Acta Medica Iranica 2006. 44(4):241-245.

M. Valadan, N. Qadrdoost-Nakhchee F. Davari-Tanha


Preeclampsia is a major cause of morbidity and mortality during pregnancy. Several independent investigators have demonstrated the association of androgens with hypertension. The main purpose of this study was to determine whether maternal levels of sex hormones, especially testosterone, are higher in patients with preeclampsia than in matched normotensive control subjects. Serum levels of testosterone, free testosterone, dehydroepiandrosterone sulfate (DHEA-S) and estradiol were measured in 60 subjects in the 3rd trimester of pregnancy with documented preeclampsia (including 30 cases of mild and 30 cases of severe preeclampsia) and 60 healthy normotensive women with similar maternal and gestational ages and body mass index (BMI) and neonatal sex. All subjects were primigravid with singleton pregnancies. Cases of polycystic ovary (PCO), diabetes, chronic hypertension and chronic systemic diseases such as lupus and patients using steroid hormones and anti-hypertensive drugs were excluded. Levels of testosterone, DHEA-S and estradiol were not higher in primigravid women with preeclampsia than in normotensive women with similar gestational and maternal ages, BMI and neonatal sex. There were no significant differences in sex hormones measured between groups of mild and severe preeclampsia and normotensive women. There were also no significant differences in sex hormone levels according to neonatal sex. These findings are against the hypothesis of mediating or amplifying role of high androgen levels in pathophysiology of preeclampsia.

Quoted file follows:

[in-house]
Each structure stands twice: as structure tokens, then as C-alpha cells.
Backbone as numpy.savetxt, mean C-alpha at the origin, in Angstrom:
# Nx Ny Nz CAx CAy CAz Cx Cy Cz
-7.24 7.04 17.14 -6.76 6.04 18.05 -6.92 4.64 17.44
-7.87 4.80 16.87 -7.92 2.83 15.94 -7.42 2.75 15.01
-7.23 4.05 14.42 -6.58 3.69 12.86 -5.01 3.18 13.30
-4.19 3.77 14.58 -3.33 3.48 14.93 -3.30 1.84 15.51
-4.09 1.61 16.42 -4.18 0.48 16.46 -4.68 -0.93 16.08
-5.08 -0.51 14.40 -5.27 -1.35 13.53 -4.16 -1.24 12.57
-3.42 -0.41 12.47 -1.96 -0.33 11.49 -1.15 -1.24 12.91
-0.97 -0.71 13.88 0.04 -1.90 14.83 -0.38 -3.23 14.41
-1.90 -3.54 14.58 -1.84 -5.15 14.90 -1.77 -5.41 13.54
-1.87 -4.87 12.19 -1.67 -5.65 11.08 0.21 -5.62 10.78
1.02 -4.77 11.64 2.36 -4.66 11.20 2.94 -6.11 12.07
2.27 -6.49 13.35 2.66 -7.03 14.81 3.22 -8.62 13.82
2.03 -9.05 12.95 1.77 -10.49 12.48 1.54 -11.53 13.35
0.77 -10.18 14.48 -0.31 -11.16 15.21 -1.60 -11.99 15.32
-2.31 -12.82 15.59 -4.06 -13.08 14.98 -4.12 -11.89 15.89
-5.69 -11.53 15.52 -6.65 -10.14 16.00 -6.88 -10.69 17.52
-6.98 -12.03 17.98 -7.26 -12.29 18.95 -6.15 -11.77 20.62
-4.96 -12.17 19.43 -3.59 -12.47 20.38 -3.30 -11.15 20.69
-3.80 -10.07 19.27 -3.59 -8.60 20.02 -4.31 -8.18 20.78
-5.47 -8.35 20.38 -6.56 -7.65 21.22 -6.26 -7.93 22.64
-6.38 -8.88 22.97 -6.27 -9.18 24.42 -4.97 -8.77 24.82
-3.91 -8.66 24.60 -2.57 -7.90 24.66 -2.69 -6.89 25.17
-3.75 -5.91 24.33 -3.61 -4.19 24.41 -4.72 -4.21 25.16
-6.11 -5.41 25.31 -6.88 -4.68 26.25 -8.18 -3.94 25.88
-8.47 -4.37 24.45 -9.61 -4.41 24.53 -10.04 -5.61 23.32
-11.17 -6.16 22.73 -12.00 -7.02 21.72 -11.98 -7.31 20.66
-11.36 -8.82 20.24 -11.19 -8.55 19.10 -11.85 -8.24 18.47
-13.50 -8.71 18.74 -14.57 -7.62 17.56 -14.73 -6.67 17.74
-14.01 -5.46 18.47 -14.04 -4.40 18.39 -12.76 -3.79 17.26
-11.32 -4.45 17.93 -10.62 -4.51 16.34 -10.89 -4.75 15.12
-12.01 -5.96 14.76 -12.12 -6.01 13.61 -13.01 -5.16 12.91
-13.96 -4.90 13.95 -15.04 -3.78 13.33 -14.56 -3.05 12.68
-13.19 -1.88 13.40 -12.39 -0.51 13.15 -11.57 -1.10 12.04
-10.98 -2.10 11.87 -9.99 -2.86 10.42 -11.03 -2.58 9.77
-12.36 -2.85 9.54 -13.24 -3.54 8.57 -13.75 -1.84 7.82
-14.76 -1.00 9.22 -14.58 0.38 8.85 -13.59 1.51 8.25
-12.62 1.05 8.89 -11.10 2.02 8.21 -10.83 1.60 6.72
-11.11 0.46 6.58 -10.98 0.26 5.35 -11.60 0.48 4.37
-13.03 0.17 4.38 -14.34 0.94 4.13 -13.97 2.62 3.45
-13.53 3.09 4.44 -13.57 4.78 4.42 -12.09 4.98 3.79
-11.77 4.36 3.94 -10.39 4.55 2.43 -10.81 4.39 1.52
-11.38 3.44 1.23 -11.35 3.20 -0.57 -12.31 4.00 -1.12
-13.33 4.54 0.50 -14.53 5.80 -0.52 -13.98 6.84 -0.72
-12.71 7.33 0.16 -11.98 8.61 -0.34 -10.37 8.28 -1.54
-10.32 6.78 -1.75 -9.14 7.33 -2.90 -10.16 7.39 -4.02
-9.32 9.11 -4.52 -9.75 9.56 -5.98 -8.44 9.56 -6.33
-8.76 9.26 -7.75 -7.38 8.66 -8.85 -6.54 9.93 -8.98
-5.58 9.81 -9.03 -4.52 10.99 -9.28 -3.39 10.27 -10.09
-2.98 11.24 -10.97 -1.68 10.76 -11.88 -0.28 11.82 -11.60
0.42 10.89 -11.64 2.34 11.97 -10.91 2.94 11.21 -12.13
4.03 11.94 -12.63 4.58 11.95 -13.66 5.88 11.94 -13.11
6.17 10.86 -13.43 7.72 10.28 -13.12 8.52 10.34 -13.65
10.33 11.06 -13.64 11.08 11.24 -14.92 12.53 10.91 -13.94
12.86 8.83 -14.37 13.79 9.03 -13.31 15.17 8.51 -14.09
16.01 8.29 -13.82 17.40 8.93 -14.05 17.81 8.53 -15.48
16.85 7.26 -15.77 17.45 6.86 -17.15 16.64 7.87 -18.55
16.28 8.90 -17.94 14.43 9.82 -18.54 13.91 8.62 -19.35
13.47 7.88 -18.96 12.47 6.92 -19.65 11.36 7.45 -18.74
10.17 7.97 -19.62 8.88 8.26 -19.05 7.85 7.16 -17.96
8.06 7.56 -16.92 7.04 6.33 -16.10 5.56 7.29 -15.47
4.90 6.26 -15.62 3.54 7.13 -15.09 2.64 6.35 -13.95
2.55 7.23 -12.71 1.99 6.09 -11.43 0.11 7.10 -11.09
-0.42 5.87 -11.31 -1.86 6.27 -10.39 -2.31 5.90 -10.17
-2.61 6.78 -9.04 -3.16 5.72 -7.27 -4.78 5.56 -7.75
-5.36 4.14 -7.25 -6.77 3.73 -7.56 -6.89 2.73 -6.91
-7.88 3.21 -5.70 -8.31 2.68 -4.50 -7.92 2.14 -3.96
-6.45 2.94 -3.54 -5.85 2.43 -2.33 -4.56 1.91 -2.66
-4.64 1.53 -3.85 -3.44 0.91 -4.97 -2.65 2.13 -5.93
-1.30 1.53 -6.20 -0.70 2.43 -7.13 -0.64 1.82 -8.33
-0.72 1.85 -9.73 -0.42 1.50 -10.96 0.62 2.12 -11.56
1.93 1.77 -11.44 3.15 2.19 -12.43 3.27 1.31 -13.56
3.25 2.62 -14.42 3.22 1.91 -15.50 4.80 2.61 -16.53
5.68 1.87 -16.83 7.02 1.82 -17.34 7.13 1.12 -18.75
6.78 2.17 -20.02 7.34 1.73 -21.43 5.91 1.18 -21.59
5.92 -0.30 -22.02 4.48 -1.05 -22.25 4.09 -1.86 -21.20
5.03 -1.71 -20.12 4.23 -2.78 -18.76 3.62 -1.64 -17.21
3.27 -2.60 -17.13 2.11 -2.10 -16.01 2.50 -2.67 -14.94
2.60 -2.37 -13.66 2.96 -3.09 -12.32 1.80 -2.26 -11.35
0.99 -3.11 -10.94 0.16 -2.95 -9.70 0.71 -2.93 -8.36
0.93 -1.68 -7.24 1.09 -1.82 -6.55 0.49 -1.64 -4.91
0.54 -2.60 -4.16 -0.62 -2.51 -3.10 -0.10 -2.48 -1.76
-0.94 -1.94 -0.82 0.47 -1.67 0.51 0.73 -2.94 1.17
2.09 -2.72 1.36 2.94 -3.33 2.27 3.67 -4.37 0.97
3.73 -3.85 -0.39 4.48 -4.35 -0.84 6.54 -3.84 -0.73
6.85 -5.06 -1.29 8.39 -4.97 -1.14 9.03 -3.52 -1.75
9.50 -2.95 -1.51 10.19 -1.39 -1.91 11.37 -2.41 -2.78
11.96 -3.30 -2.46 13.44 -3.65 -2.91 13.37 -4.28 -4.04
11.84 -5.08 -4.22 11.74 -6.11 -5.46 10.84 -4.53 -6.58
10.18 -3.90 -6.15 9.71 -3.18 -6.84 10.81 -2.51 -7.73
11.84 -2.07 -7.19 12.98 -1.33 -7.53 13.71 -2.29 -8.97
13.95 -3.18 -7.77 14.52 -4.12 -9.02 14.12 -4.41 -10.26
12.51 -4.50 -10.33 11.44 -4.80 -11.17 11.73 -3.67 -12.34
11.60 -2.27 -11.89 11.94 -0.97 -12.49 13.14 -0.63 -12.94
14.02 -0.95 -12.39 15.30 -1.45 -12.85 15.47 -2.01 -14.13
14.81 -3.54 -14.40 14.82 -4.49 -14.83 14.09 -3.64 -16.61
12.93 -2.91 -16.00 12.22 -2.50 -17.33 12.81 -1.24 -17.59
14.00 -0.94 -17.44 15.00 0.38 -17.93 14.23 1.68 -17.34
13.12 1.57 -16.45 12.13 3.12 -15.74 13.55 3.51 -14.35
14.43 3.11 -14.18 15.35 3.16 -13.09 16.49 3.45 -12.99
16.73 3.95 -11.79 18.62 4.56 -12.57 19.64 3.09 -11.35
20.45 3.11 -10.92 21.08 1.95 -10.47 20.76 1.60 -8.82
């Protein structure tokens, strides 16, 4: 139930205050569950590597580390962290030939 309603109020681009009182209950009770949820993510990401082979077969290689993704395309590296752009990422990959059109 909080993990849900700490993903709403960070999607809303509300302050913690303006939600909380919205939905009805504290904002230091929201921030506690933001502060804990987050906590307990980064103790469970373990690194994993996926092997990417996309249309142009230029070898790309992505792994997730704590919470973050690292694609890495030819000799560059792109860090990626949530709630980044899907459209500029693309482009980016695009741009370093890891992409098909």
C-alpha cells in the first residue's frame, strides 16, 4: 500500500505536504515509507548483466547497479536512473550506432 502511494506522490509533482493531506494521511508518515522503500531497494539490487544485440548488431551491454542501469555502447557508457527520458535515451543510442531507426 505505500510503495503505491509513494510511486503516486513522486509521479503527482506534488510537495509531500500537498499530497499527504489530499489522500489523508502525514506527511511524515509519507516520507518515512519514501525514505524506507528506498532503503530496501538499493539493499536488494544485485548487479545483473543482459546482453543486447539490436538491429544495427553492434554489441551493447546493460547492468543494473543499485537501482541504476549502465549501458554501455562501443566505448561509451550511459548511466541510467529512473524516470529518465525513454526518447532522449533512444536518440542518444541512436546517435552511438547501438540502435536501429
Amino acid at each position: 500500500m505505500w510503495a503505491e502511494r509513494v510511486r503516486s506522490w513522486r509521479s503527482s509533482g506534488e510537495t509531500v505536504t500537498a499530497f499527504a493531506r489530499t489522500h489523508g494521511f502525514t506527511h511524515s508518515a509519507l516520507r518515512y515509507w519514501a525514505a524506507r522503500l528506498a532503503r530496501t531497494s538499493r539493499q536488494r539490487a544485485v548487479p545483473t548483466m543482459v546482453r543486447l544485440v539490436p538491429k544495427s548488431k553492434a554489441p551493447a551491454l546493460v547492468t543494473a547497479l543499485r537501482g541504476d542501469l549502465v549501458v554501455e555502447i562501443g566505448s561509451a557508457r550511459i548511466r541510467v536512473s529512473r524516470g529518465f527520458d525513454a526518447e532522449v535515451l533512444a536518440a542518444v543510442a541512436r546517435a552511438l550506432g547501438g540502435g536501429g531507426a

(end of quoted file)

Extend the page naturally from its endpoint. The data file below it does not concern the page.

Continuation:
sex hormone, estradiol, dehydroepiandrosterone sulfate,

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